When I speak of a 'sovereignty without sovereignty' I mean to conjure Caputo's and Derrida's 'religion without religion.' I mean 'sovereignty in the second position precisely as they mean religion in that second position. I also read the pericopes of the tribute coin as presenting God's sovereignty within the context of Caesar's. The saturating unconditionality of Jesus' pronouncement is the very insistent call calling for a response in the event. In these versions of unconditionality the event is released in the marvelous bedazzlement that causes Jesus' challengers to retreat. If they retreat to challenge him another day that event is the idol; if marvel leads to metanoia, that event is the icon. The texts are silent; they do not pronounce on the event.

Instead, the pericopes of the coin embrace a haunting: the aporia of a Christ-event whose instantiation in the hypostatic union is the union of the human with a divine question mark after its sovereignty. The saturated phenomenon of the person of Jesus proclaims a kingdom whose sovereign's sovereignty is without sovereignty. Yet this sovereign has the audacity to call out an invitation to metanoia, to a self open to the call, poised to be created anew in a response. Such is the event of the emerging self whose response to the pure call is already anterior to the arrival of the subject. The very 'lack' constitutive of the self is that openness to the initiative of unconditional call from a sovereignty without sovereignty.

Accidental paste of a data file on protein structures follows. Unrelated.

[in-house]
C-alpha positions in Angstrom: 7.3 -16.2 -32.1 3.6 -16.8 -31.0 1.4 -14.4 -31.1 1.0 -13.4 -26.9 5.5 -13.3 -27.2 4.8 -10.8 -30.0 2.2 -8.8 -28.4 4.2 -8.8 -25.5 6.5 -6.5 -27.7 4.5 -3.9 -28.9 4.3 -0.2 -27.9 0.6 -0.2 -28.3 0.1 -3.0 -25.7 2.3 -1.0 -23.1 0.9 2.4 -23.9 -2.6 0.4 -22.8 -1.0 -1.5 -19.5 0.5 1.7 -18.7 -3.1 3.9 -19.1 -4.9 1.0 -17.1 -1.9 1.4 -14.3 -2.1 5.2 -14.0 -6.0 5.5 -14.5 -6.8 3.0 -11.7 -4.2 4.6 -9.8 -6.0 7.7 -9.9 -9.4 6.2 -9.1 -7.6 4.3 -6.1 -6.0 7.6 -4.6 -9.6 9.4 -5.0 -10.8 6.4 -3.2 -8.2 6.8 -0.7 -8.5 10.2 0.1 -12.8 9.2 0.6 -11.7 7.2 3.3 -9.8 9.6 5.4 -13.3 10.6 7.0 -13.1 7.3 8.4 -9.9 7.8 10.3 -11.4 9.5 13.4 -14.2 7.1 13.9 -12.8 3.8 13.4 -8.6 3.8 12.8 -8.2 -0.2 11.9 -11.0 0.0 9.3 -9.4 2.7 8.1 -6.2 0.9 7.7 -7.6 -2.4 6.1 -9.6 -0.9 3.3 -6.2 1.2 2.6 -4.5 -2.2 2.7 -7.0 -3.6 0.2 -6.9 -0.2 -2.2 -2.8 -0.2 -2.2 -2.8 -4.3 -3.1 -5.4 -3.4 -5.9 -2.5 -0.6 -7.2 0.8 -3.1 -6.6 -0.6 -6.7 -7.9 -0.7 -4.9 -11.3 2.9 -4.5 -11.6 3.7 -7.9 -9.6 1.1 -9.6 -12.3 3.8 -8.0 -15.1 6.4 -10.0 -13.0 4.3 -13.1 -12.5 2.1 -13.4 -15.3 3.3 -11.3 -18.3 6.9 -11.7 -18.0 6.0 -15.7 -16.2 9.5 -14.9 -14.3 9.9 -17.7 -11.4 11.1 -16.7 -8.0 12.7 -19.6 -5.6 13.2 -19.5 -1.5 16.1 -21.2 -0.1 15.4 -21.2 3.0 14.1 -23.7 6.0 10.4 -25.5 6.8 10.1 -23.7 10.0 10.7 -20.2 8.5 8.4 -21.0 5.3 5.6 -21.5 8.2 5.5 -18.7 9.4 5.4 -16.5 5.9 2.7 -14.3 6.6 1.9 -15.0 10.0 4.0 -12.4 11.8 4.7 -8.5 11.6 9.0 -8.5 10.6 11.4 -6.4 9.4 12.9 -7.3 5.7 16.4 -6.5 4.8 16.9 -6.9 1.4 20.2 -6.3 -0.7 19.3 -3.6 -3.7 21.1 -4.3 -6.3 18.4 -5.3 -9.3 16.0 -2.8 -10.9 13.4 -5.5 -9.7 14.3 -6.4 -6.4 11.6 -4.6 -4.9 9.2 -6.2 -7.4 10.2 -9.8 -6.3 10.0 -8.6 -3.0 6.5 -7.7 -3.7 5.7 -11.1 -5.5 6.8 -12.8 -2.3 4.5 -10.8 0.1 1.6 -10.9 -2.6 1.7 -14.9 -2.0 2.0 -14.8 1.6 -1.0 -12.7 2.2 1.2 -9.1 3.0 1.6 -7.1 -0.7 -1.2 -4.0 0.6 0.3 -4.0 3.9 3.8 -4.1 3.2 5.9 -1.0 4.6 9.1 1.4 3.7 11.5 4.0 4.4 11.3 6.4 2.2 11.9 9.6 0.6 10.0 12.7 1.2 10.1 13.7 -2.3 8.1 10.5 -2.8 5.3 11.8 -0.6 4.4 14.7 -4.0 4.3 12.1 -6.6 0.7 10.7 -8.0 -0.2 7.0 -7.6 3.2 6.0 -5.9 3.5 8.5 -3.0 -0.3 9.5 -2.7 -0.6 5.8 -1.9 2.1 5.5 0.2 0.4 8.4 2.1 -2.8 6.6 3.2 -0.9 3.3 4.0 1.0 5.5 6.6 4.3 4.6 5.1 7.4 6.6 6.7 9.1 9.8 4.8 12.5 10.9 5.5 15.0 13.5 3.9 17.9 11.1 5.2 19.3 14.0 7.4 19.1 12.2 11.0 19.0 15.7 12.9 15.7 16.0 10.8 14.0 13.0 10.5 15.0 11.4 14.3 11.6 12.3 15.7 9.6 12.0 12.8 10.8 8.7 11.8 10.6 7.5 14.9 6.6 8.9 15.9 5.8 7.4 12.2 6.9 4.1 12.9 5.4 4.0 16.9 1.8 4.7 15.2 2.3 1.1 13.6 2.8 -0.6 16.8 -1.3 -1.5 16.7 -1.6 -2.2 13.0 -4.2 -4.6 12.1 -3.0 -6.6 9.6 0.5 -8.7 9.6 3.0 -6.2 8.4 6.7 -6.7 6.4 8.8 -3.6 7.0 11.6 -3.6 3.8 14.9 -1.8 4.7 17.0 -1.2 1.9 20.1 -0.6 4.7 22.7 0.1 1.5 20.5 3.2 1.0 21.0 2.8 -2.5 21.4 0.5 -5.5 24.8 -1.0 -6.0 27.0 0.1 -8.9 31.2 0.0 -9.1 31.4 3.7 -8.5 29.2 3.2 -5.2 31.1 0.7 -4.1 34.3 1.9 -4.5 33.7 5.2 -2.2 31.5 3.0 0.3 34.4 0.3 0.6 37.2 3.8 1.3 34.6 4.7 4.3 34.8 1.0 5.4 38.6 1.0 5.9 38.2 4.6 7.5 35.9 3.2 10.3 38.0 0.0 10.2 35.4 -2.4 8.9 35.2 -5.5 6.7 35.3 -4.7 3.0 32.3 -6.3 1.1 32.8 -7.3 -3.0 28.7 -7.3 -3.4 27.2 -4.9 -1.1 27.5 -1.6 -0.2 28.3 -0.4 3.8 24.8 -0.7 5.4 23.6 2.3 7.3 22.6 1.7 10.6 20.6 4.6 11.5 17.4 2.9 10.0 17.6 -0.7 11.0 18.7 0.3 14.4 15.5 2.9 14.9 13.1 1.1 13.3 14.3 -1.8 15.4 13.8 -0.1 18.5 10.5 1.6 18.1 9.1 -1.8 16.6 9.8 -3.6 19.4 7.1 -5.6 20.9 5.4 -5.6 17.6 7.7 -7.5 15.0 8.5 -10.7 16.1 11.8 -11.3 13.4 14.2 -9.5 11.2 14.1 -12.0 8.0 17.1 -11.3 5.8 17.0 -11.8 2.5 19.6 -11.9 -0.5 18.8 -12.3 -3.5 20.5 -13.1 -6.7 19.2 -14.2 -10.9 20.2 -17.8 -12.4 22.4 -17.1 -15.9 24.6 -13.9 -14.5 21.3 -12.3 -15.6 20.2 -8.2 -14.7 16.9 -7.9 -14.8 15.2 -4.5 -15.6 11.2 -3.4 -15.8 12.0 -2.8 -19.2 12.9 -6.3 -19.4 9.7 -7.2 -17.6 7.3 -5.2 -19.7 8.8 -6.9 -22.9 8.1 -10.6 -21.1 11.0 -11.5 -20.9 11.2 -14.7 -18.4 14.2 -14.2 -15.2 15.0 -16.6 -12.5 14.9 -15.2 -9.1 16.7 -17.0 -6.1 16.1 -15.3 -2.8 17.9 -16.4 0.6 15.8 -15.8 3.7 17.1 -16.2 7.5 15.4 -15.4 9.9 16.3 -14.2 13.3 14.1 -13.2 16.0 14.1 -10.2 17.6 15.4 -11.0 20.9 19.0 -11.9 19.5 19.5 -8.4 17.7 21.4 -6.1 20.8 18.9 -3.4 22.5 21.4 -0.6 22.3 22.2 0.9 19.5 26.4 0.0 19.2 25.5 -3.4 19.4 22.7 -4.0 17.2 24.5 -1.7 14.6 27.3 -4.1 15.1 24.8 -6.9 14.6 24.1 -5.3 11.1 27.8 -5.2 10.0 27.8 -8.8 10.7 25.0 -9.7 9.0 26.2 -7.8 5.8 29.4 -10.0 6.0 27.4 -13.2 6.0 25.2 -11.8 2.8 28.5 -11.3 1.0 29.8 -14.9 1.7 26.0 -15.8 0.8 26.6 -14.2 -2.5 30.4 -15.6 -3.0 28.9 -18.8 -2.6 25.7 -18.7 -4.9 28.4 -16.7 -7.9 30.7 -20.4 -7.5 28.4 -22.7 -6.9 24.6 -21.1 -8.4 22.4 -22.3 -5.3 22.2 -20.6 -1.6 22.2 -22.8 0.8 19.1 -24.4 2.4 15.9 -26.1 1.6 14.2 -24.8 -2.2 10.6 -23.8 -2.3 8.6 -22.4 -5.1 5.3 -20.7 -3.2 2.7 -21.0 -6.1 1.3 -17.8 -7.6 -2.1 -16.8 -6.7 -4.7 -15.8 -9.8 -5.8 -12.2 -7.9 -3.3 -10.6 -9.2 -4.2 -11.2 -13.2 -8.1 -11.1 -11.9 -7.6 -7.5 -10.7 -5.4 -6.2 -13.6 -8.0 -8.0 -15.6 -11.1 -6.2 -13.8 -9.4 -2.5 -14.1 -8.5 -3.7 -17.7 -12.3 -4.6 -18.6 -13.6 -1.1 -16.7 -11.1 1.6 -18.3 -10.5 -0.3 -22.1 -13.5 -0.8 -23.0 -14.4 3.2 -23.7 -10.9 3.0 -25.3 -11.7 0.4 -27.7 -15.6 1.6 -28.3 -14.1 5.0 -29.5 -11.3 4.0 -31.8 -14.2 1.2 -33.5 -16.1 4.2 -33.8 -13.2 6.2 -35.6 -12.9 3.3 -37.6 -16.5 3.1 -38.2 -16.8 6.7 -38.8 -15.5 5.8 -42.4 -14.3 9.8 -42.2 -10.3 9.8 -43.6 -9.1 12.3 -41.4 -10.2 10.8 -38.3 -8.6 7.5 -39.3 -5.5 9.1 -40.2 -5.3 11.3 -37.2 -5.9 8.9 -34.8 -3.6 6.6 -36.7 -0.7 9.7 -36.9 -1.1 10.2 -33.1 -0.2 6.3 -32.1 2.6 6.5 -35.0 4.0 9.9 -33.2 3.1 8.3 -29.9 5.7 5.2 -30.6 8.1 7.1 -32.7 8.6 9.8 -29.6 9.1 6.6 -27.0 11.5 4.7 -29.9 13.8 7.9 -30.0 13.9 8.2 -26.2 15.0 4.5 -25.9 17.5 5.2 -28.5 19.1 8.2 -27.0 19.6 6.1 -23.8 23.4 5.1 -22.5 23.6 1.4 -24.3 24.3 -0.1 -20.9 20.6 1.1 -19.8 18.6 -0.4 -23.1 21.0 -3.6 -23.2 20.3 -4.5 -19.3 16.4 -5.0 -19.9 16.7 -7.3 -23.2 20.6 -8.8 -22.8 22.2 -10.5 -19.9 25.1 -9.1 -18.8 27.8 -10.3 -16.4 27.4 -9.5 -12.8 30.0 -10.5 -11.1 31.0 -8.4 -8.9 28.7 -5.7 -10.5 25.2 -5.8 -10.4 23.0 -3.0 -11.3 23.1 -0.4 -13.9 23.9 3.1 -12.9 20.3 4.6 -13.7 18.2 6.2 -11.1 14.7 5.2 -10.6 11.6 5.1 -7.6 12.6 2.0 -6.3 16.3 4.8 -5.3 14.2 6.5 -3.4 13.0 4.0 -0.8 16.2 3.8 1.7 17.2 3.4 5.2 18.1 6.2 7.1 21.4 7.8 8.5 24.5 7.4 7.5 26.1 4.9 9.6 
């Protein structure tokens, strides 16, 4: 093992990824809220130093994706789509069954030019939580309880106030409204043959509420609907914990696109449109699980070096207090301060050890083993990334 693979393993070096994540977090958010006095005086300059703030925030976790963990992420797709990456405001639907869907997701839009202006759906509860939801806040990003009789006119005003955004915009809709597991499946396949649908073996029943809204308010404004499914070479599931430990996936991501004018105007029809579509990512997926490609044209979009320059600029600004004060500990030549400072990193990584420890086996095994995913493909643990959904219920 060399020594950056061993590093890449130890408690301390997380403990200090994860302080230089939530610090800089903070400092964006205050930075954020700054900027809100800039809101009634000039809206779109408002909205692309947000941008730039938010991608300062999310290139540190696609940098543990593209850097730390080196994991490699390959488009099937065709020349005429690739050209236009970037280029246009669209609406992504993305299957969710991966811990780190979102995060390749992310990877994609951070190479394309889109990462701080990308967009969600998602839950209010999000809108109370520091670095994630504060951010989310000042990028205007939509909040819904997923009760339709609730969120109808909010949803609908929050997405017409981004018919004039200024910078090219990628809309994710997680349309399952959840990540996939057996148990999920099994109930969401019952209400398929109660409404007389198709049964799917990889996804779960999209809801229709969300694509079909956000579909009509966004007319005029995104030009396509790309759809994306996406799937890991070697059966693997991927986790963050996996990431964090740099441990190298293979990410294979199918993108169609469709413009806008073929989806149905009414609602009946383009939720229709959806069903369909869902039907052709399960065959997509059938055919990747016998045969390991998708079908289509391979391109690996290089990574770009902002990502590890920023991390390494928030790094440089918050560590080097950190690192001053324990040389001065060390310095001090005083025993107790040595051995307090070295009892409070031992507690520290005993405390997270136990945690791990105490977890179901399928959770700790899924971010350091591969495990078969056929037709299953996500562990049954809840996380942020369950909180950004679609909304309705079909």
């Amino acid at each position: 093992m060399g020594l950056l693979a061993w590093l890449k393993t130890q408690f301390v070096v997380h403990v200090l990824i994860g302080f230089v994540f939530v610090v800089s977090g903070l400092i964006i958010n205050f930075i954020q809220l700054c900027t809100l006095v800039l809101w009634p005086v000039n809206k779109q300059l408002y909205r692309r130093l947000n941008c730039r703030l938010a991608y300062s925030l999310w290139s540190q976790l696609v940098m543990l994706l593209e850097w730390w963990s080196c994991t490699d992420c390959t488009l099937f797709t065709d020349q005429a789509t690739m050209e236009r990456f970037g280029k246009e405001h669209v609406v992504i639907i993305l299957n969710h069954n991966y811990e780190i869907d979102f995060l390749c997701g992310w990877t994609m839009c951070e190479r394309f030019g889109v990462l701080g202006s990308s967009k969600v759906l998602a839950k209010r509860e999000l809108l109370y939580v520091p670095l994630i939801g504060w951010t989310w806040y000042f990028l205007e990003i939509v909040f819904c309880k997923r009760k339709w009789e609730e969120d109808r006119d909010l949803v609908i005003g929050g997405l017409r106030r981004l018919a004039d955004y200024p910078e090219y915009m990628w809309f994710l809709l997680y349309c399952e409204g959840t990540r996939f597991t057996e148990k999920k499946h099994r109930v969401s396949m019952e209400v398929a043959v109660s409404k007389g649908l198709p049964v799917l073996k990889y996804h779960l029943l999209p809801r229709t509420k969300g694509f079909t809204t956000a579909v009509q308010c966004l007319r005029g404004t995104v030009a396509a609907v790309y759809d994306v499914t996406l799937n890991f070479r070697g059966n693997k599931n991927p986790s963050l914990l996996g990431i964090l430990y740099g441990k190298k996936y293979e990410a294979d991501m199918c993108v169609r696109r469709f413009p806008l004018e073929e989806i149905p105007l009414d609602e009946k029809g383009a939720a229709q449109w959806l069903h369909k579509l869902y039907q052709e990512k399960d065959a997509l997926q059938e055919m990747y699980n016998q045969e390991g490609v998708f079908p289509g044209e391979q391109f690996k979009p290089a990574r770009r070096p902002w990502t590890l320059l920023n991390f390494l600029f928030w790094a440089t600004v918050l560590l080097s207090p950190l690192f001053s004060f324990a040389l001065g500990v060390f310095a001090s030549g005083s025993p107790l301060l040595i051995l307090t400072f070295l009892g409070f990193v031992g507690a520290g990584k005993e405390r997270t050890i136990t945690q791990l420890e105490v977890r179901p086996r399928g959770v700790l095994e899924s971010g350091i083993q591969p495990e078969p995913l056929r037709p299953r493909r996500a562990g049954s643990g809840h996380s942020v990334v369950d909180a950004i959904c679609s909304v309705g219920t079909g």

Caesar's realm is not the only realm whose currency is the coin.